Can I Feed My Cat Tuna?

What you should know about the fishy treat 🐟

cat with cans of tuna

It’s a bit of a cliché that cats love tuna — so everytime you eat a tuna sandwich, you’ve probably been tempted to sneak your cat a bite (especially if you see him staring at you from under the table).

But you might have wondered if it’s actually OK to give him canned tuna. Can cats even eat tuna?

The short answer is yes — but only in moderation, and there are some things you need to know first.

The Dodo spoke to LeeAnna Buis, a certified feline training and behavior consultant with Feline Behavior Solutions, to find out everything you need to know about feeding your cat tuna.

Is tuna good for cats?

Tuna can be a healthy snack for cats when given sparingly.

“[Tuna] can help stimulate kitty appetites and offers protein, omega-3 fatty acids, potassium and other important vitamins and minerals,” Buis told The Dodo.

Many cat foods actually contain tuna as an ingredient. The proteins, vitamins and minerals in tuna have a lot of benefits for cats, including improving eyesight, boosting their immune systems, giving them energy and contributing to skin and coat health.

However, that doesn’t mean tuna’s a perfect food.

Tuna has some health benefits, but there are downsides to giving your cat tuna, too — especially if you let him overindulge.

Tuna lacks nutrients and can be unhealthy

While tuna can be a nice treat in small amounts, it doesn’t have all the nutrients your cat needs and can be high in unsaturated fats, so it’s not a good staple food.

Canned tuna in particular can also have a lot of salt, Buis said, which can result in an electrolyte imbalance, causing its own set of health issues. Just like in people, an electrolyte imbalance can cause your cat’s cells to malfunction.

Tuna is also high in unsaturated fats. A diet high in unsaturated fats can lead to vitamin E deficiencies in cats.

“It does not supply all of the nutrients your cat needs,” Buis said. “Fed in large amounts, it … leaves your cat lacking important nutrients.”

Vitamin E deficiency can cause a disease called steatitis, or yellow fat disease, which is an inflammation of fatty tissue. Young cats and overweight cats are more predisposed to this condition, but any cat who has too much unsaturated fat in his diet can develop it (tuna-flavored cat food will not put your cat at risk because it usually includes a mix of different types of fish or meat to provide your cat with the balanced nutrients he needs). There are also other diseases associated with vitamin E deficiency in cats, but yellow fat disease is the most common.

This disease can be life-threatening, and while an occasional bite of tuna probably won’t cause your cat to develop it, it’s super important to make sure you feed your cat a balanced diet without a lot of unsaturated fats and to look out for the below symptoms if you’re feeding him tuna regularly.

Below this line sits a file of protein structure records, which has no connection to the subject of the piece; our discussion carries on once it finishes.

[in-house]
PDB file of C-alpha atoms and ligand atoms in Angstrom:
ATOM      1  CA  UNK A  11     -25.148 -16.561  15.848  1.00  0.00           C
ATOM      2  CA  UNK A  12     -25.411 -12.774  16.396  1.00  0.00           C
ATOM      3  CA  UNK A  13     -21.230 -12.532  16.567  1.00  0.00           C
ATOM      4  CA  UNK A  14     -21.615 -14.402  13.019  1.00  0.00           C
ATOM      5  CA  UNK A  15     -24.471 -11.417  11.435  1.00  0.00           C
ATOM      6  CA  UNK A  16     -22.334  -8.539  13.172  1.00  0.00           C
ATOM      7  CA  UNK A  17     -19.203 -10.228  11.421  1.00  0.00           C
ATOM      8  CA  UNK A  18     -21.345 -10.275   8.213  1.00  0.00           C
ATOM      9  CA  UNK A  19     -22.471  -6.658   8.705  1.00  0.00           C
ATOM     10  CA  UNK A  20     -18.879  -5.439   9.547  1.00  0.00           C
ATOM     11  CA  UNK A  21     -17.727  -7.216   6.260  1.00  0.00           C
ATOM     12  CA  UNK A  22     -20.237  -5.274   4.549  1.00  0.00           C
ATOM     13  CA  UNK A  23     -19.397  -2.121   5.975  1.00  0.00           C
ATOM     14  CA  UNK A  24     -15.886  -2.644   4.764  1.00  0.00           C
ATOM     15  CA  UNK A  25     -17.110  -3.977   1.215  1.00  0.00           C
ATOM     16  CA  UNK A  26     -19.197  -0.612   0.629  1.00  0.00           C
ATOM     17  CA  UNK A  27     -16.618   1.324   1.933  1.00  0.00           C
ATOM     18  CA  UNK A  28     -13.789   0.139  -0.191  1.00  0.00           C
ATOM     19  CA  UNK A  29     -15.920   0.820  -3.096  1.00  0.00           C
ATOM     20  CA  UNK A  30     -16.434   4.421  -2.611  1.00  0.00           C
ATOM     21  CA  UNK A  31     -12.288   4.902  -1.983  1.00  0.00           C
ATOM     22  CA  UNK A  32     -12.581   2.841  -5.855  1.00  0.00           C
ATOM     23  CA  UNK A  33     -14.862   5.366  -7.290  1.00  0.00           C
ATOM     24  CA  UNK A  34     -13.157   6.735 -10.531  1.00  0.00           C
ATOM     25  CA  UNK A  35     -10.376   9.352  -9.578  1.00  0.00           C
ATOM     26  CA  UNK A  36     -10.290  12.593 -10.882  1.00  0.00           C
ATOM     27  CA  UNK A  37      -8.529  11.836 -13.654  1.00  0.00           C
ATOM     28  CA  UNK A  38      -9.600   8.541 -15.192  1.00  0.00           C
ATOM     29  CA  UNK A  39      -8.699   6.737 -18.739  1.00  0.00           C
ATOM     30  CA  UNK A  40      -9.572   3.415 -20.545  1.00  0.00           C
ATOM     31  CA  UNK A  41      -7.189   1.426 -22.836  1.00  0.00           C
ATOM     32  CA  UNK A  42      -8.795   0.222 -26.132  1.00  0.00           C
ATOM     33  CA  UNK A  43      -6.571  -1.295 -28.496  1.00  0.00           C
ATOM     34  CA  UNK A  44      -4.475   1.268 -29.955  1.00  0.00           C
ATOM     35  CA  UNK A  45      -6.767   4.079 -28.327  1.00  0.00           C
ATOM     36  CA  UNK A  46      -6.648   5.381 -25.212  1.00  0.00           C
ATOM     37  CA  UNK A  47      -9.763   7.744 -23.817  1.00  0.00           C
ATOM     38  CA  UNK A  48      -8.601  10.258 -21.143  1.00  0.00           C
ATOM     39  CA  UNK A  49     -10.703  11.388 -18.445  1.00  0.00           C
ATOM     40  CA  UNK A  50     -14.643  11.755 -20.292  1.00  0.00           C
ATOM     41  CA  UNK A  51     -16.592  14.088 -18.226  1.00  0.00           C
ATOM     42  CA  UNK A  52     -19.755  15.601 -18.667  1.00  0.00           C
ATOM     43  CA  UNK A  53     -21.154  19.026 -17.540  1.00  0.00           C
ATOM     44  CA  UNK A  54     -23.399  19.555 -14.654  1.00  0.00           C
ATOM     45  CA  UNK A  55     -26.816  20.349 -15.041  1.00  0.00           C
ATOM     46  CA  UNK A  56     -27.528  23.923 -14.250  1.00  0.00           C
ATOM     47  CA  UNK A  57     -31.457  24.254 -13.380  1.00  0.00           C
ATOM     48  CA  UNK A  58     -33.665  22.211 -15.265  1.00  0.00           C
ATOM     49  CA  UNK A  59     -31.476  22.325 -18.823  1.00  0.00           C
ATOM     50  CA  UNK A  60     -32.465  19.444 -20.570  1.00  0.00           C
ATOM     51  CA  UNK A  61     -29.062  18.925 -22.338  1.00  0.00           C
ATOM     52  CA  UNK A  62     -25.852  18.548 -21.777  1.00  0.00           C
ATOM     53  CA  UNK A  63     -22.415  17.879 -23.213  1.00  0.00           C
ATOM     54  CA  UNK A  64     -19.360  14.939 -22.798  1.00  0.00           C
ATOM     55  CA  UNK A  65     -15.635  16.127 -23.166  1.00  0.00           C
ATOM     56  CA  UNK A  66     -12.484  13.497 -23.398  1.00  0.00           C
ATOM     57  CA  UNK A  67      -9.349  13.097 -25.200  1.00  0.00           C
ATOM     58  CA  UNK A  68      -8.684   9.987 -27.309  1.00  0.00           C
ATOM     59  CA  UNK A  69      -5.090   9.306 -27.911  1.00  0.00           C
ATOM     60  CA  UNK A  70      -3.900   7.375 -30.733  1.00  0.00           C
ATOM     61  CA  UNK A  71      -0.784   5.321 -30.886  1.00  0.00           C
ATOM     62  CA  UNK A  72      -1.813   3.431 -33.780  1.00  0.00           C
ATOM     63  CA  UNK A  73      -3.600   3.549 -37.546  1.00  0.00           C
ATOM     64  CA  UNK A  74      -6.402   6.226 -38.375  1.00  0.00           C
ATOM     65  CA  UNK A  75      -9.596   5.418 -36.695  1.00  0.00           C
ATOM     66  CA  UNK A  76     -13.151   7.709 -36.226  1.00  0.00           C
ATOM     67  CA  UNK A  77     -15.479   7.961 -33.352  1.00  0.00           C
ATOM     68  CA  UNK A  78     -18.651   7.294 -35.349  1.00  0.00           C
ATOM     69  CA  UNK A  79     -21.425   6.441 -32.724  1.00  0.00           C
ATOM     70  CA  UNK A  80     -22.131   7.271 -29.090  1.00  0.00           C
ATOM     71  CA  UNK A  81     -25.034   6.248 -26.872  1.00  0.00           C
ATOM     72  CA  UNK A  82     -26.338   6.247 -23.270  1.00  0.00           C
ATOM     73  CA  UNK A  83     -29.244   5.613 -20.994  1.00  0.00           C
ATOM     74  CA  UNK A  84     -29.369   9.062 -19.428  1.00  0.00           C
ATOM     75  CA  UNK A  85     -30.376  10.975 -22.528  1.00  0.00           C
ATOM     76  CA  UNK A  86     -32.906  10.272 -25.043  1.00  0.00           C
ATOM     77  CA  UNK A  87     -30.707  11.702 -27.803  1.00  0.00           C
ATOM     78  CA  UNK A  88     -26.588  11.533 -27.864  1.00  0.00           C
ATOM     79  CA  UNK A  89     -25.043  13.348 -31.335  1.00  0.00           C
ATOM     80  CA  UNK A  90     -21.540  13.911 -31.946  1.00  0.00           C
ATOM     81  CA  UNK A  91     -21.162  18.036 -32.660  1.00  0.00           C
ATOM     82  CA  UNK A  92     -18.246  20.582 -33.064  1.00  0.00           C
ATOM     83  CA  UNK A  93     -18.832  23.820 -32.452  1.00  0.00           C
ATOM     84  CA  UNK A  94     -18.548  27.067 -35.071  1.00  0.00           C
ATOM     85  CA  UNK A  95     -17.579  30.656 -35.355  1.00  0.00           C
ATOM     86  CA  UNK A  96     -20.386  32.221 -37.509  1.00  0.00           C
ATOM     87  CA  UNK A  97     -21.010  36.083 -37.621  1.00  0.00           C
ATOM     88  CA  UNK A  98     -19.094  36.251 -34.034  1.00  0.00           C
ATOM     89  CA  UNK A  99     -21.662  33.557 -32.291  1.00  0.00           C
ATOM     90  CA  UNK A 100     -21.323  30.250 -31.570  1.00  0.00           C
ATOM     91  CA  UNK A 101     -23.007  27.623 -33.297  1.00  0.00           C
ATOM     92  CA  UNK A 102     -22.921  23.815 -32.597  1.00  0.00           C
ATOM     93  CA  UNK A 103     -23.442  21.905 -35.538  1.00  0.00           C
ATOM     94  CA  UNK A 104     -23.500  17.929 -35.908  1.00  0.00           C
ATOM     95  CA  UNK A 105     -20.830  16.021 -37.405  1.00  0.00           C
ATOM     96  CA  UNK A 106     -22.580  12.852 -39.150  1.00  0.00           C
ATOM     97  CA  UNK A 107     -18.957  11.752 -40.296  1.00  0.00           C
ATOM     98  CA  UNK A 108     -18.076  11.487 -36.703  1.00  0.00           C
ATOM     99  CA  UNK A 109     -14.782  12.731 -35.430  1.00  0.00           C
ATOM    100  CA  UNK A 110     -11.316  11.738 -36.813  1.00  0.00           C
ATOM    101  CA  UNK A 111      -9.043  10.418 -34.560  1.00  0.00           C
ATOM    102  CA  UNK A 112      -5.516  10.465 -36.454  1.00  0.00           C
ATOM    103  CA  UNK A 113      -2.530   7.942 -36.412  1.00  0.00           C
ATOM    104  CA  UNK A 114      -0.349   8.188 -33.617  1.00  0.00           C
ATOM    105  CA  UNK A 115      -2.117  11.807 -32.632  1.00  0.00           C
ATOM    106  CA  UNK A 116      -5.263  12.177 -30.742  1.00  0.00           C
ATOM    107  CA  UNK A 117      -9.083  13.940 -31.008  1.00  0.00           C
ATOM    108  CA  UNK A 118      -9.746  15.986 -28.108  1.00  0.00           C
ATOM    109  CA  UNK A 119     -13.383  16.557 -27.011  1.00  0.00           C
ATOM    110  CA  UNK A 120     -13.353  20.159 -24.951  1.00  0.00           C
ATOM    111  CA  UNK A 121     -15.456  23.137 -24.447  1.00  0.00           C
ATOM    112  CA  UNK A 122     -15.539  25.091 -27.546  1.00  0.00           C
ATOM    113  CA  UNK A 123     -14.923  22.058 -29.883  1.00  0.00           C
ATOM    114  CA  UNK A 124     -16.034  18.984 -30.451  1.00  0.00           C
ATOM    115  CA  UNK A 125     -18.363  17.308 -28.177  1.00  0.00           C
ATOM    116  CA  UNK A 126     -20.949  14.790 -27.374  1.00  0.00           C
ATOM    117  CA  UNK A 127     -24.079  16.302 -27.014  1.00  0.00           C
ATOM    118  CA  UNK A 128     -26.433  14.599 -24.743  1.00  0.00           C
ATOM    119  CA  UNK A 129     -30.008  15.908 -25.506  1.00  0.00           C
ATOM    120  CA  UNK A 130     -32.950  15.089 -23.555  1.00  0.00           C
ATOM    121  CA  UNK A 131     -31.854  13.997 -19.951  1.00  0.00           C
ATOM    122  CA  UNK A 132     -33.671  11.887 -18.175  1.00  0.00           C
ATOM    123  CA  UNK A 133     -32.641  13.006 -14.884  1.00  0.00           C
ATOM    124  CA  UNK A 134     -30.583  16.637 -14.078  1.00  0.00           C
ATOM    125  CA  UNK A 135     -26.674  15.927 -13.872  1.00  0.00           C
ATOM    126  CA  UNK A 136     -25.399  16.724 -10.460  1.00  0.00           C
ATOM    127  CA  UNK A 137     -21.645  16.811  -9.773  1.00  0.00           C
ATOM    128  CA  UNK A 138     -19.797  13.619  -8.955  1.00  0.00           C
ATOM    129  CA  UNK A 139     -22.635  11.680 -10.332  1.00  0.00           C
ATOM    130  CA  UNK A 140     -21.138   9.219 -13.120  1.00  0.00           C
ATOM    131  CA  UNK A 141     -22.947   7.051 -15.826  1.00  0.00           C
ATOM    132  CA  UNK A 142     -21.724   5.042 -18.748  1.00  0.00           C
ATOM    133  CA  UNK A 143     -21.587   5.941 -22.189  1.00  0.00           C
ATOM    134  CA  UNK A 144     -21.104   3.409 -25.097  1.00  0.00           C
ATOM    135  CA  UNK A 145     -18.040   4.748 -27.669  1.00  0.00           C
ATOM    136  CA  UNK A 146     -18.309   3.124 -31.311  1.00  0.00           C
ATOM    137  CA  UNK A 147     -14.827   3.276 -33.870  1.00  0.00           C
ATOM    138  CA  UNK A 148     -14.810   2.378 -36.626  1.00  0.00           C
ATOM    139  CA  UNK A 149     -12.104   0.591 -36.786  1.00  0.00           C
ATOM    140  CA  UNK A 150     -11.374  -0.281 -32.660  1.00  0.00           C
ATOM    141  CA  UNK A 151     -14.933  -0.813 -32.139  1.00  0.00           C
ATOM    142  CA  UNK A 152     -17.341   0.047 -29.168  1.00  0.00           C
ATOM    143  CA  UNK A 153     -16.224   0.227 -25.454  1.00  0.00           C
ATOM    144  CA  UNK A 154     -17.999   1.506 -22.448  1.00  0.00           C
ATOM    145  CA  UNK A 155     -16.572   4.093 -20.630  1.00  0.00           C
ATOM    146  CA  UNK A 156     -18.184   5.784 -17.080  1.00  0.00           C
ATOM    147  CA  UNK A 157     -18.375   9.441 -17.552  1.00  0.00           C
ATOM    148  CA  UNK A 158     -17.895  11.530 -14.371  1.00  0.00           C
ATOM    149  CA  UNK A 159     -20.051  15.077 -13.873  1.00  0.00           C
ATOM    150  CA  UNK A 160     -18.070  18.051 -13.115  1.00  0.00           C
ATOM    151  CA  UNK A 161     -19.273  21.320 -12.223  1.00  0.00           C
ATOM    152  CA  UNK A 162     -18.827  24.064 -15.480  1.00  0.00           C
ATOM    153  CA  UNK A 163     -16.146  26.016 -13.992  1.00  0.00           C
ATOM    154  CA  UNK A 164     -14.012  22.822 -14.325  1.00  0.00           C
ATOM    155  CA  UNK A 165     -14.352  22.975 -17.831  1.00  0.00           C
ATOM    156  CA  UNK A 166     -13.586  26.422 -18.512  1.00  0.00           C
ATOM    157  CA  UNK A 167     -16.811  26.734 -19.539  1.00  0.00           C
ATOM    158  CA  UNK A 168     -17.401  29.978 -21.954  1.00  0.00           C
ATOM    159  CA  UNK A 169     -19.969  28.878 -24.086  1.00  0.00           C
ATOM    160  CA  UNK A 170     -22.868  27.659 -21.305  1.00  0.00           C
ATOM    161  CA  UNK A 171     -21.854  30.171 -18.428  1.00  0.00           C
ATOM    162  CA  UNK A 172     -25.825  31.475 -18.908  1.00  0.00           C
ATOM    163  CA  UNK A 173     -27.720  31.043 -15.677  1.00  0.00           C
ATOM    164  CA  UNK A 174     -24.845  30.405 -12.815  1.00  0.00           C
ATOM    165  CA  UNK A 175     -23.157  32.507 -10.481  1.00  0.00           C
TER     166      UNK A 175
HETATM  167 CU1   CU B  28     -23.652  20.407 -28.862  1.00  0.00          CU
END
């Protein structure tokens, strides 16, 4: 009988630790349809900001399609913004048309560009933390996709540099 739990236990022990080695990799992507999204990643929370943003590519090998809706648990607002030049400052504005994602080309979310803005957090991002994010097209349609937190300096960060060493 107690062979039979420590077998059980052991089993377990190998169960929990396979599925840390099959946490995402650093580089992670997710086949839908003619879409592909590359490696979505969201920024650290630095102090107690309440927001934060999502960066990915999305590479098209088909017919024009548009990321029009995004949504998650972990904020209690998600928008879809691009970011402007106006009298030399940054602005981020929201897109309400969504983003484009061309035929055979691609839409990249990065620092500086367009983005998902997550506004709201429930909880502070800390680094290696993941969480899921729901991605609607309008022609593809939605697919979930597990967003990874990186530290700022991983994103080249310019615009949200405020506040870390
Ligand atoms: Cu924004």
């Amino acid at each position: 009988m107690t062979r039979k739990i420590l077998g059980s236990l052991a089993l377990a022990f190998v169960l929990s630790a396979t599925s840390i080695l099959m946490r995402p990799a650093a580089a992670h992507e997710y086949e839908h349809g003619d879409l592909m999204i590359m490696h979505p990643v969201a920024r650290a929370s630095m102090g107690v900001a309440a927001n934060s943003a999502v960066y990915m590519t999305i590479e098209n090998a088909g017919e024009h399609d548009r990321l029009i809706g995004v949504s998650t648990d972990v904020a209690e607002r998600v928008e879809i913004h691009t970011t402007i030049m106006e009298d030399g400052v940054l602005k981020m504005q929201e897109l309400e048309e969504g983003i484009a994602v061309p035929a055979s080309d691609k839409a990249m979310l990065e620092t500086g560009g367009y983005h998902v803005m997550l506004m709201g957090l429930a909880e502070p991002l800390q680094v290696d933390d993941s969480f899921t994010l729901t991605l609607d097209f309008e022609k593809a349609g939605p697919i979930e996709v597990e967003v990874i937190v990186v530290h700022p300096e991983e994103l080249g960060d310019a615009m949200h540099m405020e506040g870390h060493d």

Symptoms of steatitis or yellow fat disease include:

  • Fever
  • Dull coat
  • Sensitive skin
  • Lethargy
  • Loss of appetite
  • Masses under the skin
  • Signs of depression

If you notice any of these signs of yellow fat disease in your cat, you should contact your vet immediately.

Tuna contains mercury

Tuna also has higher mercury levels than many other types of fish, so feeding too much to your cat can be harmful and lead to mercury poisoning.

“It not only leaves your cat lacking important nutrients, but can also cause mercury poisoning, as mercury is toxic to cats,” Buis said.

While mercury poisoning is rare, it can be serious — symptoms of mercury poisoning include:

  • Loss of coordination
  • Loss of balance
  • Difficulty walking
  • Other neurological issues

Cats can have food allergies

While lots of cats love tuna, not all cats are able to eat fish — some cats can be allergic to it. So when you give your cat tuna for the first time, you should be on the lookout for any allergy symptoms.

Symptoms that your cat might be allergic to tuna include:

  • Itching
  • Rash
  • Hair loss
  • Digestive problems
  • Liver problems
  • Kidney problems
  • Pancreas problems
  • Conjunctivitis

If you think your cat might have an allergy, make an appointment with your vet right away to confirm it (especially as these symptoms can all be signs of other problems).

Cats can become tuna-obsessed

As adorable as it is, sometimes cats can go a little too crazy for tuna — which can actually make your life more difficult.

“It’s also said that cats can easily become a bit obsessed with tuna, making it tough to reward them with other treats and keep them eating their primary cat food,” Buis said.

This can become a problem if your cat refuses to eat any food but tuna, since tuna doesn’t have all the nutrients he needs in a complete meal.

Can cats eat canned tuna?

If you want to give your cat tuna, canned tuna is actually better than raw fish.

“The canning process removes thiaminase, an enzyme found in raw tuna that destroys vitamin B1, which our cats need,” Buis said. “Look for canned tuna in spring water. Avoid brine, which is higher in sodium, and oil, which can cause digestive issues.”

As always, if you’re unsure about whether or not you should give your cat tuna, talk to your vet.

“If you’re considering tuna for your cat, it’s best to chat with your veterinarian about how much is too much and whether your cat has any health issues that may be exacerbated by this stinky treat, such as kidney and heart disease,” Buis said.

Tuna should only be given as an occasional treat, and it shouldn’t make up a significant chunk of your cat’s diet — a teaspoon every now and then is enough to satisfy your cat (but still check with your vet about how much is OK for him).

So while tuna shouldn’t be given as a full meal, as long as your cat doesn’t have any allergies, you can give him some canned tuna every now and then as a treat — just be prepared in case he becomes a little too obsessed!